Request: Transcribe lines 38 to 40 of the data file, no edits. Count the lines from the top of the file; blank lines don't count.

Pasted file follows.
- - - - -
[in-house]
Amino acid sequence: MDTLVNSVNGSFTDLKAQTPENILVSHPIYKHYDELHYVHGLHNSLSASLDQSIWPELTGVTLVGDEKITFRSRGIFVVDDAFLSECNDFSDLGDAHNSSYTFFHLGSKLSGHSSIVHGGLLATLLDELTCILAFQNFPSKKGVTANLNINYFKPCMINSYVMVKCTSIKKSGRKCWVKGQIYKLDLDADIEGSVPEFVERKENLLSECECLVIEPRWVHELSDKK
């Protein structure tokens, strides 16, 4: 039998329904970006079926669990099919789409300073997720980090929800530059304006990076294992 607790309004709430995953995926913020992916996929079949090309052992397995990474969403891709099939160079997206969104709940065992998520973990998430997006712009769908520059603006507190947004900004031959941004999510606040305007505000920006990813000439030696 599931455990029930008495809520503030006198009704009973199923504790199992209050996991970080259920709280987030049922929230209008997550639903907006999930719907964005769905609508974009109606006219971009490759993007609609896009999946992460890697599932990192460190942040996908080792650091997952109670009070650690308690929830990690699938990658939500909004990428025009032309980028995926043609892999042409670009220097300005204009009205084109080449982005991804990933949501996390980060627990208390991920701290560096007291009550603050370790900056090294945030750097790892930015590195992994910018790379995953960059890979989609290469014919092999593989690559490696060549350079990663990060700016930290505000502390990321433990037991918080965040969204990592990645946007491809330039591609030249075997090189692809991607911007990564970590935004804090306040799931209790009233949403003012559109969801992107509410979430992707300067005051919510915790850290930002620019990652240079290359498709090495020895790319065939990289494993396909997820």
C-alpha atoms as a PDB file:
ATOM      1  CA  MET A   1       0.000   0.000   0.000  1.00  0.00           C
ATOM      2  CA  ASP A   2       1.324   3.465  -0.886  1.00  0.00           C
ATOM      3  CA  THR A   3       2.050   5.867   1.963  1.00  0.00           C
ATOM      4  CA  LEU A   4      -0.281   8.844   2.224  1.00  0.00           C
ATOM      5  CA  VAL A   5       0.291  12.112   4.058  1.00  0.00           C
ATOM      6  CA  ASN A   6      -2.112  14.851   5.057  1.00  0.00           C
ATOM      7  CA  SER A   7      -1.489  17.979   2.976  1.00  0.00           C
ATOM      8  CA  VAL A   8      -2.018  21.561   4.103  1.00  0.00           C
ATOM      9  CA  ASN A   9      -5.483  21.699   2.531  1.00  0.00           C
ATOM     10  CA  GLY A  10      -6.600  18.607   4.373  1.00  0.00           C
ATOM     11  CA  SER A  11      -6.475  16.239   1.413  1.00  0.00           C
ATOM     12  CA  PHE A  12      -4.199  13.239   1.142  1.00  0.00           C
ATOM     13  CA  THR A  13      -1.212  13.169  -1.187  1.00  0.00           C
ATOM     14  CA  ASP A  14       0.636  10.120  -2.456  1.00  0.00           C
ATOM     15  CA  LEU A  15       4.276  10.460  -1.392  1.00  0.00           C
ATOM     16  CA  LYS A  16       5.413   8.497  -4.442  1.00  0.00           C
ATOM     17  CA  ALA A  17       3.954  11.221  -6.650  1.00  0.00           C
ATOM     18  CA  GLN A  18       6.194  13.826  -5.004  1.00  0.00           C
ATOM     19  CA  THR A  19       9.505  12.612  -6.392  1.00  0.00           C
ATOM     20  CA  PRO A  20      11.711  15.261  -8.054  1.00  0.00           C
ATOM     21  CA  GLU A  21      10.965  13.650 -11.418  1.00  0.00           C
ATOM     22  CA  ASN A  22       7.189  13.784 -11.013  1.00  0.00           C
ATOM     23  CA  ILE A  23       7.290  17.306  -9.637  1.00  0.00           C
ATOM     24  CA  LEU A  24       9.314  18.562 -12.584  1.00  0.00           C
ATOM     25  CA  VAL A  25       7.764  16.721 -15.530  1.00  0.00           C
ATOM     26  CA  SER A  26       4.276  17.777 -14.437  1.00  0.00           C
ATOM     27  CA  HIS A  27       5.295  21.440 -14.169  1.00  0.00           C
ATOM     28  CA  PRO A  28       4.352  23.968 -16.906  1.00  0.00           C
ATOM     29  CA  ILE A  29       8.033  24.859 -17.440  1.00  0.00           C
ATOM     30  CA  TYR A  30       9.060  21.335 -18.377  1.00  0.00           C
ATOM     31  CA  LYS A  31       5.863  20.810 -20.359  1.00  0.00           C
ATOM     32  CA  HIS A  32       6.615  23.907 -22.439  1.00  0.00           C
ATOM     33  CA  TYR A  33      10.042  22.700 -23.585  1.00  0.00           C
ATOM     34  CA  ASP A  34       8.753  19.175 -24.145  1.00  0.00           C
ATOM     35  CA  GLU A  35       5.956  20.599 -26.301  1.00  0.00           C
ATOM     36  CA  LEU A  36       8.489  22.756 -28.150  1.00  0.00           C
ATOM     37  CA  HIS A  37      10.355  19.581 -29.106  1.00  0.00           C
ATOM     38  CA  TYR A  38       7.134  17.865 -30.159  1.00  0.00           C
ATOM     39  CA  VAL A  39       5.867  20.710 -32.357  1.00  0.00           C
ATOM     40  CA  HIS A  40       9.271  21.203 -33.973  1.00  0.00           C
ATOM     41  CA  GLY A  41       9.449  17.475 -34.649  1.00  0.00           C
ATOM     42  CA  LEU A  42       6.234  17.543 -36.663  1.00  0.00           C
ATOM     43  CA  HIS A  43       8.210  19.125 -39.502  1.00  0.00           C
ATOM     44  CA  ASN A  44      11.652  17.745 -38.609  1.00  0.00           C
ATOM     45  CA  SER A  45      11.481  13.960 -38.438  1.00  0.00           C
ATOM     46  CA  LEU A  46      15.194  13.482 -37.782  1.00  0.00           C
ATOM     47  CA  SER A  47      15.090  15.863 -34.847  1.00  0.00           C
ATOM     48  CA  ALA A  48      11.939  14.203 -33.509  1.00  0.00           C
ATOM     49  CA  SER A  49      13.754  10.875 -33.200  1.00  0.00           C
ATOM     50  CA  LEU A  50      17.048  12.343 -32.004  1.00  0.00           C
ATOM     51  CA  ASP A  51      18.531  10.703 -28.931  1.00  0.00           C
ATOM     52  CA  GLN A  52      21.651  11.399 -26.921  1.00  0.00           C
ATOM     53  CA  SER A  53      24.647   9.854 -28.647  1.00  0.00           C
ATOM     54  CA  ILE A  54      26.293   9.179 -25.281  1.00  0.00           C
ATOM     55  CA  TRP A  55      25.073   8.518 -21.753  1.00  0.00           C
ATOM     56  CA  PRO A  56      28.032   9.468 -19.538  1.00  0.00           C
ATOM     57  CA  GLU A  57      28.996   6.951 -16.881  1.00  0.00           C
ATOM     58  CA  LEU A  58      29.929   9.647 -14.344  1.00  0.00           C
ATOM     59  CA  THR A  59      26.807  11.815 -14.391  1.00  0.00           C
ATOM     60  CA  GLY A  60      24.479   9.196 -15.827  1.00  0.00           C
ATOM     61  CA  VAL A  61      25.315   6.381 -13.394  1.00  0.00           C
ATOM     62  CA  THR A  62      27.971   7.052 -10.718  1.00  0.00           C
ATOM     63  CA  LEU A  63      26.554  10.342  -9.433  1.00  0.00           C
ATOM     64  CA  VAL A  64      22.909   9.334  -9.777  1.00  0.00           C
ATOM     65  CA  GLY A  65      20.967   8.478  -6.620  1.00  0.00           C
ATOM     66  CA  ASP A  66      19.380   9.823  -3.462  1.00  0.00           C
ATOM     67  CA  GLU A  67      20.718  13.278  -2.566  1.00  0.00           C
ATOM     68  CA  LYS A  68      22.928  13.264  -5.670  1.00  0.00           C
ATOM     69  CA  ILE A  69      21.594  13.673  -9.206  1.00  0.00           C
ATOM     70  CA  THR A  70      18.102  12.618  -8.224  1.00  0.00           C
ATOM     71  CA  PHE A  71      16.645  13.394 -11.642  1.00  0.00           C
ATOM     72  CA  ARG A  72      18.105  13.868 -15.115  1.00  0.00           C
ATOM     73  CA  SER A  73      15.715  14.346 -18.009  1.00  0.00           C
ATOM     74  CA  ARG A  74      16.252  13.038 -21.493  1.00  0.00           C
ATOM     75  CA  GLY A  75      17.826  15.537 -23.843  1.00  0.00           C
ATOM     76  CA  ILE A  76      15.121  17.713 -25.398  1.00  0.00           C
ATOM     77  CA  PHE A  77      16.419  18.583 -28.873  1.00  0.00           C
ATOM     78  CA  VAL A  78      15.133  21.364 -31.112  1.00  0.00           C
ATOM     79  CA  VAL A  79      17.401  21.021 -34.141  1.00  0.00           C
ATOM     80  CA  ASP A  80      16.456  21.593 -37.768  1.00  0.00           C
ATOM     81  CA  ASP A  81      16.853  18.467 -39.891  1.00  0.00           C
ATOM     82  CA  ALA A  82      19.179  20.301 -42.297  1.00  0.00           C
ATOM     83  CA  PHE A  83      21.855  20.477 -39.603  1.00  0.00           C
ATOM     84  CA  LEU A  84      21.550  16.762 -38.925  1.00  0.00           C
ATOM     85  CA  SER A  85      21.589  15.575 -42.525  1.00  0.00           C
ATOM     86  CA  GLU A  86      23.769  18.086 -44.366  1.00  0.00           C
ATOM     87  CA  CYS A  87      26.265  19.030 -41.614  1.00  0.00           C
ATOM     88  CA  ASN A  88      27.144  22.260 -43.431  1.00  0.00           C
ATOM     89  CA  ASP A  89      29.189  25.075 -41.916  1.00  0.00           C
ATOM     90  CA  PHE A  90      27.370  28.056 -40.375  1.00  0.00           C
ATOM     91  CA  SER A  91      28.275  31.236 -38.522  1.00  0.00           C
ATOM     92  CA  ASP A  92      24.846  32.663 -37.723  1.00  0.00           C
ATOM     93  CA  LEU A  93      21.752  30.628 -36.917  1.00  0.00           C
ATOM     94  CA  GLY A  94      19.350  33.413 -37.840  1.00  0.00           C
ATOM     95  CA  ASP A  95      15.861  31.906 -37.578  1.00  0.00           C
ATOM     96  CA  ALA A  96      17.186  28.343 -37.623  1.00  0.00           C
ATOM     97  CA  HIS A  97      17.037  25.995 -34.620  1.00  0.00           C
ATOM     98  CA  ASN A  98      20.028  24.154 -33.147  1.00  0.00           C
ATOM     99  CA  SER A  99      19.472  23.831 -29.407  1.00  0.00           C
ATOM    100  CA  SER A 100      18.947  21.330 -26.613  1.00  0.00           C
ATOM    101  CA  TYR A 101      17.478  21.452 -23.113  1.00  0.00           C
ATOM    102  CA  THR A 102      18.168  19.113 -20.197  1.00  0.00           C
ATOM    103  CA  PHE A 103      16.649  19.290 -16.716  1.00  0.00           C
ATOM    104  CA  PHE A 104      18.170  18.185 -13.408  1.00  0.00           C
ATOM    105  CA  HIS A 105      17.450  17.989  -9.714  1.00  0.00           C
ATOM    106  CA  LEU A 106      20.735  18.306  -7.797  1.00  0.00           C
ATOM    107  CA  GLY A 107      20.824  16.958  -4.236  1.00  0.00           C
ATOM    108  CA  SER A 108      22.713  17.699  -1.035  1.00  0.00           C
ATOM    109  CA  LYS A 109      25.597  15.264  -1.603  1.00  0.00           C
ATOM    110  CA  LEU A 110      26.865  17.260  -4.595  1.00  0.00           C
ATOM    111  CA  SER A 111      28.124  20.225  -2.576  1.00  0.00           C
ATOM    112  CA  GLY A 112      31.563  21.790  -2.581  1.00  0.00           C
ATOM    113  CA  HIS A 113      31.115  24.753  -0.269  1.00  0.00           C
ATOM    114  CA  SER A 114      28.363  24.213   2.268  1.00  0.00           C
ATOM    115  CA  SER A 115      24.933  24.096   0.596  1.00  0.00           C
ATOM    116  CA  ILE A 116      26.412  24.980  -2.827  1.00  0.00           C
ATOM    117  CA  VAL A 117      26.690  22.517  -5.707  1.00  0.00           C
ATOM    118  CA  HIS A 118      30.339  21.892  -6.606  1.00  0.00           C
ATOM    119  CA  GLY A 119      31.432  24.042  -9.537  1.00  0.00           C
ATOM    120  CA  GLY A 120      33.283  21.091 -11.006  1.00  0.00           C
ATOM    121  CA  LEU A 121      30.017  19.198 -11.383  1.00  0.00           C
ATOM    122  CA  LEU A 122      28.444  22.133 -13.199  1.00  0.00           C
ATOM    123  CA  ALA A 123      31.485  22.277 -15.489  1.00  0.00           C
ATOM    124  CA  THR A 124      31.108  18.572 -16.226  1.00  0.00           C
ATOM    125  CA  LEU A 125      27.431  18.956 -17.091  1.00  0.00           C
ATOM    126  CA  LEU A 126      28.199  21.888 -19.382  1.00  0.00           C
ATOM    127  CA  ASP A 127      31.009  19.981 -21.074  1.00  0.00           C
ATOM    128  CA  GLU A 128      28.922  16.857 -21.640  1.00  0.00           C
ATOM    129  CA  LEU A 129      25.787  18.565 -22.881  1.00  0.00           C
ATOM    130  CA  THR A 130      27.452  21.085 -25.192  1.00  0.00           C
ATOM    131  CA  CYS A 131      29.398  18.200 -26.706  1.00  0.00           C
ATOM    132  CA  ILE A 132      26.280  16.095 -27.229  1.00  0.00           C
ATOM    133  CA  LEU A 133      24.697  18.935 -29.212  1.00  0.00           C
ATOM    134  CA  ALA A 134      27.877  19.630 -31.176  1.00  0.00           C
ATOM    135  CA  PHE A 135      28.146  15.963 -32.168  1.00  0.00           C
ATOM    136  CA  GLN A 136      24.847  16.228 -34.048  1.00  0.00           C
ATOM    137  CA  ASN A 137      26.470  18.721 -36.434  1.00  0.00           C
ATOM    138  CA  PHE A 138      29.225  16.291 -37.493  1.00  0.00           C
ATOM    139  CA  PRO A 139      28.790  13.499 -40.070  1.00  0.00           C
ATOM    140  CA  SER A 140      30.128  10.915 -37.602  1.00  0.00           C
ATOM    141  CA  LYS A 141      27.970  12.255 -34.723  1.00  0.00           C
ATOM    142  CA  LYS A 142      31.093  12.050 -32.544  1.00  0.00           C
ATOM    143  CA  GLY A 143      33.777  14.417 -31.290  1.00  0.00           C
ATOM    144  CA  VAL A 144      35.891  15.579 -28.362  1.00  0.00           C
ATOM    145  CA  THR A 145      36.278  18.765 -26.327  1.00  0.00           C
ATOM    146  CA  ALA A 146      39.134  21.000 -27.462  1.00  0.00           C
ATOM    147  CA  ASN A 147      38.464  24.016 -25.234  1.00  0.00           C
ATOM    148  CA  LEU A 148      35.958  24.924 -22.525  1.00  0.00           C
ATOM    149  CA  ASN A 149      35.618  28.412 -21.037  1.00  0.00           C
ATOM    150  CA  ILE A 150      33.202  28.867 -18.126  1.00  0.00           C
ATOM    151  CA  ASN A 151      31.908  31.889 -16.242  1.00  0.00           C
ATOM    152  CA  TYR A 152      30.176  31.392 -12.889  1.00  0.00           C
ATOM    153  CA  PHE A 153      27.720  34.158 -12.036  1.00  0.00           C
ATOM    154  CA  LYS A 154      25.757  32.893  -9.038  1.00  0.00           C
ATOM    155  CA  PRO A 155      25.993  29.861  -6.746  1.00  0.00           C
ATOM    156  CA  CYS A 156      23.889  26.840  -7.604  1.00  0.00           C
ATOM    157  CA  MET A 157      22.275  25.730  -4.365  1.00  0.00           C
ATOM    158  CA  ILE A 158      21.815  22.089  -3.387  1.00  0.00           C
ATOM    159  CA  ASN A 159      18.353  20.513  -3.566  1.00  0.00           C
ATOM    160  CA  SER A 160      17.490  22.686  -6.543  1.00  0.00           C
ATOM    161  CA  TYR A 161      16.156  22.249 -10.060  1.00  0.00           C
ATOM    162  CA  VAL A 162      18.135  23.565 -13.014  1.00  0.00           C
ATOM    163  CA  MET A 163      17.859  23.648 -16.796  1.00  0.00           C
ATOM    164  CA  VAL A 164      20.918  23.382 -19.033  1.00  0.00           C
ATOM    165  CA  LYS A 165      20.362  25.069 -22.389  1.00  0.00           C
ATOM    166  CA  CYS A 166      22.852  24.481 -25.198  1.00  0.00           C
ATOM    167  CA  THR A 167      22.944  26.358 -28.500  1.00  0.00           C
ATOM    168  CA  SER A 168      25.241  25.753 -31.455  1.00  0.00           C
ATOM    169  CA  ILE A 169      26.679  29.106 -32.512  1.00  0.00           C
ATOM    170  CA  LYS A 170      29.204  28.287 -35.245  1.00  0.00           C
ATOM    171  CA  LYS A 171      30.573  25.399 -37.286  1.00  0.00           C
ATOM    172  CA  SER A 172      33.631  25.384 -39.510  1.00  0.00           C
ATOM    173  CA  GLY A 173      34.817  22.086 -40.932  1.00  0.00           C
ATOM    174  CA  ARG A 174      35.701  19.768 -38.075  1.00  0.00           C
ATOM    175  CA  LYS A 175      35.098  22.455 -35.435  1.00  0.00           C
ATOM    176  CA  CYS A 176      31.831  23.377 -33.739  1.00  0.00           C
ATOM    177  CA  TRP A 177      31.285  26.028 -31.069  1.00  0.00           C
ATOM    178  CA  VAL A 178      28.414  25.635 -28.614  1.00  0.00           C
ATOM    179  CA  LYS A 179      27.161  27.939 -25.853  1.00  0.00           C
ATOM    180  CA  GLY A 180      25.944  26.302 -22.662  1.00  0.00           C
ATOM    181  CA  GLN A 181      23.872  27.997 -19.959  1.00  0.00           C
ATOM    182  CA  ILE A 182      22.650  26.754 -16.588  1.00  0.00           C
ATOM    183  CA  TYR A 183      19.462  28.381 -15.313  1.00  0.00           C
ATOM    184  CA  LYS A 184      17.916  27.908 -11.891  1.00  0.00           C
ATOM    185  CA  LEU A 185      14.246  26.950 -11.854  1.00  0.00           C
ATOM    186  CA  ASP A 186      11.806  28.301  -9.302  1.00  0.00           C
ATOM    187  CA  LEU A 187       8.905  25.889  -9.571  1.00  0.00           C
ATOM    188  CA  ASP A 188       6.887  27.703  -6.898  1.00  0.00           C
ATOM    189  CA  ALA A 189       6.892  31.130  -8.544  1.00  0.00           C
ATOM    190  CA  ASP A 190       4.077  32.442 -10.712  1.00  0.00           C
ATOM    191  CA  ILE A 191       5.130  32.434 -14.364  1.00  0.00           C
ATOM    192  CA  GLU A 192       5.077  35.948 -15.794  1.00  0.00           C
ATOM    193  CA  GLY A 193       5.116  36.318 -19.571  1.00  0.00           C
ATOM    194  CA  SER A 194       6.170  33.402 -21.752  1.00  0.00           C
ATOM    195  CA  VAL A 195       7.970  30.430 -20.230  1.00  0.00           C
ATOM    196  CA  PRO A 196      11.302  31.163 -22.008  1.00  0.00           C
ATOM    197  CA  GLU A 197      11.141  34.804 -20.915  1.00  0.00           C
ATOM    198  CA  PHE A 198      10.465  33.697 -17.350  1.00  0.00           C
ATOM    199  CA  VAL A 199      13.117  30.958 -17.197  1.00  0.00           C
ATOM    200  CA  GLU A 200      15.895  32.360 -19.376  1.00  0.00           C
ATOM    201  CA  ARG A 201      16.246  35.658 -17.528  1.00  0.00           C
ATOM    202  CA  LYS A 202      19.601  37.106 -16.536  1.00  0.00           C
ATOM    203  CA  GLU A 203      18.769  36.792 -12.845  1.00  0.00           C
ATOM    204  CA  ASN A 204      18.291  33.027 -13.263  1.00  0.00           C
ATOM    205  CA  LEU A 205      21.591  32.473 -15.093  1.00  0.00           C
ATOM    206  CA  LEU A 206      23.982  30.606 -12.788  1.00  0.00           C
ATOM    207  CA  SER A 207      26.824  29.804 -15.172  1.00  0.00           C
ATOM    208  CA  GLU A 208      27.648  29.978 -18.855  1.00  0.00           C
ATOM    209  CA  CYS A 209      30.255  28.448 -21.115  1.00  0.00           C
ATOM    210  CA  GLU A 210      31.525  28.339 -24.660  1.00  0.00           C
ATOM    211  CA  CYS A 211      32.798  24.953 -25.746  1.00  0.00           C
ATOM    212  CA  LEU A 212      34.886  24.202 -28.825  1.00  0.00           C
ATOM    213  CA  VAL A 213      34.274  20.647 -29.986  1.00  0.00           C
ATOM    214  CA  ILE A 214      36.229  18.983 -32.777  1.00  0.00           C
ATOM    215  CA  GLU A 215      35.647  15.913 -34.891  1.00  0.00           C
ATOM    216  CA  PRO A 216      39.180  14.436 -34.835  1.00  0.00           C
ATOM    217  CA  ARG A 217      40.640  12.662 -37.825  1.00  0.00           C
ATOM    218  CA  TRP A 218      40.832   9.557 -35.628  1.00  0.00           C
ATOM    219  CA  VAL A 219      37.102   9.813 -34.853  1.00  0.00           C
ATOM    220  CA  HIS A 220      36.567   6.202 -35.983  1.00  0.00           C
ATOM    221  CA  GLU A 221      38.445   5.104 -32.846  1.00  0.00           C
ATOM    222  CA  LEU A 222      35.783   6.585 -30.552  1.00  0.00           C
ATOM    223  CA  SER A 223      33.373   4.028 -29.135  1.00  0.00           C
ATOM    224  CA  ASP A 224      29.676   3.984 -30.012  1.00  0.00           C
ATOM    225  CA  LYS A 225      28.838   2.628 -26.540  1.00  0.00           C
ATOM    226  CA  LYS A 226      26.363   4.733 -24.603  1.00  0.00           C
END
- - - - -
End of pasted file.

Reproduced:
ATOM     34  CA  ASP A  34       8.753  19.175 -24.145  1.00  0.00           C
ATOM     35  CA  GLU A  35       5.956  20.599 -26.301  1.00  0.00           C
ATOM     36  CA  LEU A  36       8.489  22.756 -28.150  1.00  0.00           C